Op-Ed by First Lady Michelle Obama
Right now, more than 62m girls around the world are out of school â€” a heartbreaking injustice that deprives these girls of the chance to develop their potential. Too often, young women face insurmountable barriers to attend school: unaffordable school fees; early and forced marriage and pregnancy; and societal beliefs that girls are simply less worthy of an education than boys.
This is not just a moral issue â€” it is a serious public health issue: girls who attend secondary school marry and have children later, have lower rates of maternal and infant mortality and HIV/Aids, and are more likely to immunise their children. It is a national security issue, as education is one of the best weapons we have in the fight against violent extremism. And girlsâ€™ education is an urgent economic issue. Studies show that each additional year a girl attends school can increase her earning power by 10 to 20 per cent, and that sending more girls to secondary school can boost a countryâ€™s entire economy.
But for me, this is not just about policy or economics. This is deeply personal, because I come to this issue not just as a first lady but as a mother.
Every time I meet these girls on my travels abroad, I am blown away by their passion, intelligence and hunger to learn â€” and I cannot help but see my daughters in them. Like my own girls, each of these young women has the spark of something extraordinary inside. The only difference is that my girls have had the opportunity to develop their promise. So all of us who are parents and grandparents need to ask ourselves whether we would ever accept our own precious girls being pulled out of school and married off to grown men at the age of 12, becoming pregnant at 13, confined to a life of dependence and, often times, fear and abuse.
That kind of life is unthinkable for the girls in our lives, so why would we accept this fate for any girl on this planet?
This week I will join Prime Minister David Cameron in London to begin to answer that question, and announce a series of new partnerships between the US and the UK to educate adolescent girls in developing countries around the world.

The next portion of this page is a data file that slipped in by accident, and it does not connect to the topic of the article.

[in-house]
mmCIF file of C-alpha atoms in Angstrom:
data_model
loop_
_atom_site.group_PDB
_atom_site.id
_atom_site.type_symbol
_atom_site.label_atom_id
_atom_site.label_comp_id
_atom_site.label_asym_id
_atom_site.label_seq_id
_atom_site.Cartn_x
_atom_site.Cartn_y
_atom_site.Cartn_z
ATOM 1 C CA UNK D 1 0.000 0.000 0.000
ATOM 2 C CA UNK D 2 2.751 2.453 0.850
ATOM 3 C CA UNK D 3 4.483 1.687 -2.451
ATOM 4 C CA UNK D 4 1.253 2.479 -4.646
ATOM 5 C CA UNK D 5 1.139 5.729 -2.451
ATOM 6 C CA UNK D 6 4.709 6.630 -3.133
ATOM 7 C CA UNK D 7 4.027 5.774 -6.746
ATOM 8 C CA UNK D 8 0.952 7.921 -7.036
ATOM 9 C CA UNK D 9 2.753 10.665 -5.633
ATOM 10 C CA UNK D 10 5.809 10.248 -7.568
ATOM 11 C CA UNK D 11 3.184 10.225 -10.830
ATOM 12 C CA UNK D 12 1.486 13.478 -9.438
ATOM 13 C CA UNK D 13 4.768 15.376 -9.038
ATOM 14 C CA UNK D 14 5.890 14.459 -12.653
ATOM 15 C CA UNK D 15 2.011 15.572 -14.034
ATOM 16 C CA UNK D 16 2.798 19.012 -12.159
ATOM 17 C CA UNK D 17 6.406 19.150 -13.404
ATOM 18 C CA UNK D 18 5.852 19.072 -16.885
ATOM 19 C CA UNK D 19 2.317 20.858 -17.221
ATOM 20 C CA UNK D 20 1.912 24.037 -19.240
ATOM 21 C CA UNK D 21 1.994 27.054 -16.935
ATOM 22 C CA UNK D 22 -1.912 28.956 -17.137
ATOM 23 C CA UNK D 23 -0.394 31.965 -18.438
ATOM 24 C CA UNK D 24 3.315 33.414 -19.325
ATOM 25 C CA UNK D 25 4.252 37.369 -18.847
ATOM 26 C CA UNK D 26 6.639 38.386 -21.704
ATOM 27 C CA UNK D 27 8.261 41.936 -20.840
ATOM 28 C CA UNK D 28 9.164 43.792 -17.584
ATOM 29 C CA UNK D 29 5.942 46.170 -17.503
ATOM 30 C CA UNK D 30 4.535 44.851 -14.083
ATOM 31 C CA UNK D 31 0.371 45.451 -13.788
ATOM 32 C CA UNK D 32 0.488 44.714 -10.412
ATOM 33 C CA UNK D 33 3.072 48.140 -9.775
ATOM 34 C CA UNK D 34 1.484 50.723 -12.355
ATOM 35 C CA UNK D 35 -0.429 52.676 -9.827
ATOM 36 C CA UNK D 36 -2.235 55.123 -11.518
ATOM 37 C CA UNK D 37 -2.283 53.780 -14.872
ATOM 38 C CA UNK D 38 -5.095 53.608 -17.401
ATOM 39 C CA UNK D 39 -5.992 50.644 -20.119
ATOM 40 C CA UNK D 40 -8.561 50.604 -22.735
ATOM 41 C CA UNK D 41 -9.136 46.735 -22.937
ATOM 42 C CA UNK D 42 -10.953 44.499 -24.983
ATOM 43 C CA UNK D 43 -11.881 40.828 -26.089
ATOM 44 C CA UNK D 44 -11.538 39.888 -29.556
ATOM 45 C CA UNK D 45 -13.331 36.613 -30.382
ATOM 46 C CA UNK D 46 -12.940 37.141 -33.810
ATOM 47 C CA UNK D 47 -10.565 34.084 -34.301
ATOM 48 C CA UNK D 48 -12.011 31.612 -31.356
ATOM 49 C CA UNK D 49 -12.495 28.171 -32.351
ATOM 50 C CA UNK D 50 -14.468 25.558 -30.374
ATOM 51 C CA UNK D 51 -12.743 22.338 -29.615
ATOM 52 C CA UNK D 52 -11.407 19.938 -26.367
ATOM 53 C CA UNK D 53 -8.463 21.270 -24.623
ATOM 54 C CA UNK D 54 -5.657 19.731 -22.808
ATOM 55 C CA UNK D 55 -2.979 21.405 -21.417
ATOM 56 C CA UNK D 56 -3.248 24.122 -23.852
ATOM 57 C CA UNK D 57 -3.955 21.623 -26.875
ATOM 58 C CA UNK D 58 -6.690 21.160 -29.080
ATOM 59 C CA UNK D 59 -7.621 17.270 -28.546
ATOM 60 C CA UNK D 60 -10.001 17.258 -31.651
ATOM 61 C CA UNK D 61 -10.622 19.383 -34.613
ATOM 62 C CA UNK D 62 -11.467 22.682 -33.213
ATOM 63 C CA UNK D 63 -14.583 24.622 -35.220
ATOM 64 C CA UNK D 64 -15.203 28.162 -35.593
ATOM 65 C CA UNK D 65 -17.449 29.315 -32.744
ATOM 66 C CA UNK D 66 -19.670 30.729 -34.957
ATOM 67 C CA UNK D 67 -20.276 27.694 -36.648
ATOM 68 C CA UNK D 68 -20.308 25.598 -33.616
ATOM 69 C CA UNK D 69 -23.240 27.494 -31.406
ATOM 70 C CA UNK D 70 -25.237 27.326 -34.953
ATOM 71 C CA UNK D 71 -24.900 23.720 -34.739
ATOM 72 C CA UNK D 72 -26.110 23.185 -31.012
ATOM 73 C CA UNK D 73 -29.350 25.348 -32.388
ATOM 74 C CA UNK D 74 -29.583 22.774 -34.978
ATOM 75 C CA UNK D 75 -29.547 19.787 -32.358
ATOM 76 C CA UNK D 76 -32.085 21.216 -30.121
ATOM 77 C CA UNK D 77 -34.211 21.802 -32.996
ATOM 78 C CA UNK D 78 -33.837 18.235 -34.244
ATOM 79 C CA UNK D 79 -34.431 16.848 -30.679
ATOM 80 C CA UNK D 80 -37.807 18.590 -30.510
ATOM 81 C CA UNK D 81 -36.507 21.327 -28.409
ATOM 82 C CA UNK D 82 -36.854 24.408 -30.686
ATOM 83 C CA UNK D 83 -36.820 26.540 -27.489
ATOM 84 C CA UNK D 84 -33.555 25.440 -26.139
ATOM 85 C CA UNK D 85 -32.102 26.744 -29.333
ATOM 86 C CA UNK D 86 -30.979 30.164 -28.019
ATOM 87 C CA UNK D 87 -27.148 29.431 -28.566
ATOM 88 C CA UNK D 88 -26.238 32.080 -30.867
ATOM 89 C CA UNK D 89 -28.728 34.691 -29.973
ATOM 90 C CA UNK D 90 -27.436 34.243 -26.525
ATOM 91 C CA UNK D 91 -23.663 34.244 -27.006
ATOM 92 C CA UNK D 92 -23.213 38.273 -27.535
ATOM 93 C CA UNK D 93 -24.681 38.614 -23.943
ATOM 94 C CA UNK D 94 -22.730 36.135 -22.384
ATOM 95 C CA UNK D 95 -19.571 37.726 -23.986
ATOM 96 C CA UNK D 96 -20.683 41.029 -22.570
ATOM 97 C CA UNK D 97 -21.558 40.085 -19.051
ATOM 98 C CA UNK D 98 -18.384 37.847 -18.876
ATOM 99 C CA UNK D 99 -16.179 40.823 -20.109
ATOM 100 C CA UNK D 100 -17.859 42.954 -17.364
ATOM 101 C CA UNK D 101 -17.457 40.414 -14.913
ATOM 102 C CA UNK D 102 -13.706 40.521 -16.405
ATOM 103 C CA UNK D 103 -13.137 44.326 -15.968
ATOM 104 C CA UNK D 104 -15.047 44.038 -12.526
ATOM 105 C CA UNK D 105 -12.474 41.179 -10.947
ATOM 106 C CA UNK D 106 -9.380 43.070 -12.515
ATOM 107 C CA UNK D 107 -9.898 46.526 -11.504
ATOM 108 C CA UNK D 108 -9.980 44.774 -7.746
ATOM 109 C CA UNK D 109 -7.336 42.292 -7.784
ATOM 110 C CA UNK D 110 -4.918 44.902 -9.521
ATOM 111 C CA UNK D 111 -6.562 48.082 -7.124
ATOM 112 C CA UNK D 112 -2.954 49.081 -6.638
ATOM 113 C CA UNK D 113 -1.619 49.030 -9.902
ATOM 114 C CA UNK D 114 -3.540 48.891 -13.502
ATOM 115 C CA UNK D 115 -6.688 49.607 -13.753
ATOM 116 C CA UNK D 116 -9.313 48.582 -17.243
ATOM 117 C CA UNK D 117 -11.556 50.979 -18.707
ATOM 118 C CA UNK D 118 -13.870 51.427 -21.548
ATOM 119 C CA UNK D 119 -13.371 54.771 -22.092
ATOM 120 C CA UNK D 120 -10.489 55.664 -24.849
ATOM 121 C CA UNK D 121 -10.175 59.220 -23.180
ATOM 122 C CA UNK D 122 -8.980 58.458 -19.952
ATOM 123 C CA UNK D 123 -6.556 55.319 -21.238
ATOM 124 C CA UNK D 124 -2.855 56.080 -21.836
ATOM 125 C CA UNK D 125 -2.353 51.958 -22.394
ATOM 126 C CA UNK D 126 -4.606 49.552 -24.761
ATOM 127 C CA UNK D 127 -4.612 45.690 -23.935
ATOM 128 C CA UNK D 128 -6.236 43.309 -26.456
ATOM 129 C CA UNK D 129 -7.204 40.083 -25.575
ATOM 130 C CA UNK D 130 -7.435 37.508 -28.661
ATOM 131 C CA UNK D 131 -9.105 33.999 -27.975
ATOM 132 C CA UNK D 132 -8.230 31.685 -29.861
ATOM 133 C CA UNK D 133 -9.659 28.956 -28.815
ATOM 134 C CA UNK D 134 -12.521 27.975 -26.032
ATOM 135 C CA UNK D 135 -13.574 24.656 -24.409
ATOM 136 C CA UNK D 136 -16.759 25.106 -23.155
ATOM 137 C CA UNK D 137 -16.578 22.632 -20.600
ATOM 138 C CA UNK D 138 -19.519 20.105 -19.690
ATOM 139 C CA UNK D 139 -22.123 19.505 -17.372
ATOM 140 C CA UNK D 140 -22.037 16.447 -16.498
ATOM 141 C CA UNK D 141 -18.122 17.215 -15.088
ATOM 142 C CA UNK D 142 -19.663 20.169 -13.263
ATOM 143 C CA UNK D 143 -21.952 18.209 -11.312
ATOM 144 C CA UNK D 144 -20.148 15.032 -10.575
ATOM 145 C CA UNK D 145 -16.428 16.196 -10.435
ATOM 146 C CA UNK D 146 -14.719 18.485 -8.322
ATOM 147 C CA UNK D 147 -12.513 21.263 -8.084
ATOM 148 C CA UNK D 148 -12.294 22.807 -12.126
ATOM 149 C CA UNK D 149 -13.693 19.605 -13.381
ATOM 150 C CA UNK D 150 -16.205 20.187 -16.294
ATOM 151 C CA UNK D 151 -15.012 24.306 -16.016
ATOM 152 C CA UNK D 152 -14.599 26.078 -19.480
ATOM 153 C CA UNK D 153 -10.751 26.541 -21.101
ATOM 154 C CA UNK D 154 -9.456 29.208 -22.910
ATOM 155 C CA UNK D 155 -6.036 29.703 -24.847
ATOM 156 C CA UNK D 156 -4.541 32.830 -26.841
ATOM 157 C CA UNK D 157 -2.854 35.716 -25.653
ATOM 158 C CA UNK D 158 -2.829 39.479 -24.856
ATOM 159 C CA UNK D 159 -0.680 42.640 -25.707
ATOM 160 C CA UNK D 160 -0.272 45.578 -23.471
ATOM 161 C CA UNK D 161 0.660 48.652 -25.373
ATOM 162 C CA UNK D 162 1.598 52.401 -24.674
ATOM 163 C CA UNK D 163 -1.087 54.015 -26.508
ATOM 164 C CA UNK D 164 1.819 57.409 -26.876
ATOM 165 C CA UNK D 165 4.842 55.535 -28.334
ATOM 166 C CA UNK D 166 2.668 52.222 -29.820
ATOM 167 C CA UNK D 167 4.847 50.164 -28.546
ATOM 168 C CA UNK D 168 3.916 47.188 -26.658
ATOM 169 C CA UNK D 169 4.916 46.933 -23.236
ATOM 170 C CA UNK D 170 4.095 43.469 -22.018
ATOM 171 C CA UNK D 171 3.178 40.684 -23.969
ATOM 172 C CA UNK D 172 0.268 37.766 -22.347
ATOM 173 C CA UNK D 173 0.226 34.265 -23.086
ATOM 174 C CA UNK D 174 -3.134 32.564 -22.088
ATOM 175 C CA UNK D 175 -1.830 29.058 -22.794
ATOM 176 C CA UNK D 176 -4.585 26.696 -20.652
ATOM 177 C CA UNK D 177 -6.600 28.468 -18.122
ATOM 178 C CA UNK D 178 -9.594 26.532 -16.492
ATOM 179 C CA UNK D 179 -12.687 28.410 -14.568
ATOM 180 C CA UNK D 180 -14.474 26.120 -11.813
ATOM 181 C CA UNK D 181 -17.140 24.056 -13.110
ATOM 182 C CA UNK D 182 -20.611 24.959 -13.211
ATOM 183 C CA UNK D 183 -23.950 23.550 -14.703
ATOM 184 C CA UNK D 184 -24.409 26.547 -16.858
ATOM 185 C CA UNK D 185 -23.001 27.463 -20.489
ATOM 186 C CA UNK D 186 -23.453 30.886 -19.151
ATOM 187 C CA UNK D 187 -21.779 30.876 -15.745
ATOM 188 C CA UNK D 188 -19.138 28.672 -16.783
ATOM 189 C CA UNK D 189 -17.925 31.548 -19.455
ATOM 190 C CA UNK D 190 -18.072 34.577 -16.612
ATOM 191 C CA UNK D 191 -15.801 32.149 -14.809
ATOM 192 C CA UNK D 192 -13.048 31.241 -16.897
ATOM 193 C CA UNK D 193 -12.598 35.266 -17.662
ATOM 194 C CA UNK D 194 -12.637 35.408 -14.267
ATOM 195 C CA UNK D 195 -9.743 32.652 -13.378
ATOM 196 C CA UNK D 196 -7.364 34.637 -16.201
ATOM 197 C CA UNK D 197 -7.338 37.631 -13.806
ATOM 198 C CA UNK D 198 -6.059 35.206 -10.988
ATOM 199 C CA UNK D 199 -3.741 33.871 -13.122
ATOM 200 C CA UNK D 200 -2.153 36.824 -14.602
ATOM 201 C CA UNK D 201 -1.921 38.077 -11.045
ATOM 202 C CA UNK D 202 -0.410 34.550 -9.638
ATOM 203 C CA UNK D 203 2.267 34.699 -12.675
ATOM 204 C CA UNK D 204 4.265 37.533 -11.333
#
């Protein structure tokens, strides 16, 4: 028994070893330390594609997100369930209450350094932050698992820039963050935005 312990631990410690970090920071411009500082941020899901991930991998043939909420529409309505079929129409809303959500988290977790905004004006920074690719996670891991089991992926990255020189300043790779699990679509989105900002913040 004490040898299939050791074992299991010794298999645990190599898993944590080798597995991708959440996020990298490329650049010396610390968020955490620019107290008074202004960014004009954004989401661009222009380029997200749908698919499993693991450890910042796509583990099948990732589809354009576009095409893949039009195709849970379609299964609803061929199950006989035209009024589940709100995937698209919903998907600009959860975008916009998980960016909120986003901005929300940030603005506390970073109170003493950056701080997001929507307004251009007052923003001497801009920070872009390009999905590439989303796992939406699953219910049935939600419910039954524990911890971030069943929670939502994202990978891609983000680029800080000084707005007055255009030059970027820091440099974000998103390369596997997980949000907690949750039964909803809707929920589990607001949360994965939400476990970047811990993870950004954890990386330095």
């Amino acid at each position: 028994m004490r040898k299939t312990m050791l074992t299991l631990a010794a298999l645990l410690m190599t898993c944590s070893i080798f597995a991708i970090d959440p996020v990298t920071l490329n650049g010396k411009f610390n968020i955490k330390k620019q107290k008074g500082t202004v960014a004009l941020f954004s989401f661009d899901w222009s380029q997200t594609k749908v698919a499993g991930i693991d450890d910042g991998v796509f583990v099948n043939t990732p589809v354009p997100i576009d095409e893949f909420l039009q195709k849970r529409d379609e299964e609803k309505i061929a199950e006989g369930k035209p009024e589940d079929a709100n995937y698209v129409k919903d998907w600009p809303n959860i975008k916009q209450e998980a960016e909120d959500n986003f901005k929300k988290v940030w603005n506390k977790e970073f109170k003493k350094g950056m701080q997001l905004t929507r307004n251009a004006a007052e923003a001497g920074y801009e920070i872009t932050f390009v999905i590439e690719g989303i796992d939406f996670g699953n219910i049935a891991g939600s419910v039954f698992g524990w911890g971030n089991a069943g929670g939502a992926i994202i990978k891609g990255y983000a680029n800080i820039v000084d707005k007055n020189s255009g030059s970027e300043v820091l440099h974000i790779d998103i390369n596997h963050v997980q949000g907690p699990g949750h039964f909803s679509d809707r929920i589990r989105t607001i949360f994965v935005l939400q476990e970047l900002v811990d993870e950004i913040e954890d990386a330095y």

The UK has long been a global leader for adolescent girlsâ€™ education worldwide. America has invested as well, launching an initiative earlier this year called Let Girls Learn, which includes efforts by US Peace Corps volunteers to help communities in developing countries find their own solutions, such as girlsâ€™ leadership camps and mentorship programmes.
Our new partnerships build on these efforts, bringing new focus to reach even more adolescent girls across the globe. Among them is an effort of up to $180m over five years in the Democratic Republic of Congo, which will benefit more than 750,000 girls.
In addition, our development agencies and two of our countriesâ€™ leading universities will collaborate on evidence-based research to determine the best ways to educate adolescent girls. And British and American partners will work together to support teacher training, girlsâ€™ leadership camps, and other community-based programmes in developing countries.
Combined, these efforts total nearly $200m â€” but, given the scope of this challenge, even that is nowhere near sufficient. Girlsâ€™ education is a global issue that requires a global solution. Thatâ€™s why, in March, I travelled to Japan and stood with Akie Abe, the wife of Prime Minister Shinzo Abe, as we announced a similar partnership between the US and Japan to help girls worldwide attend school.
I intend to use my remaining time as first lady â€” and beyond â€” to rally leaders across the globe to join us in this work. Because every girl, no matter where she lives, deserves the opportunity to develop the promise inside of her.
The writer is the First Lady of the United States, Michelle Obama.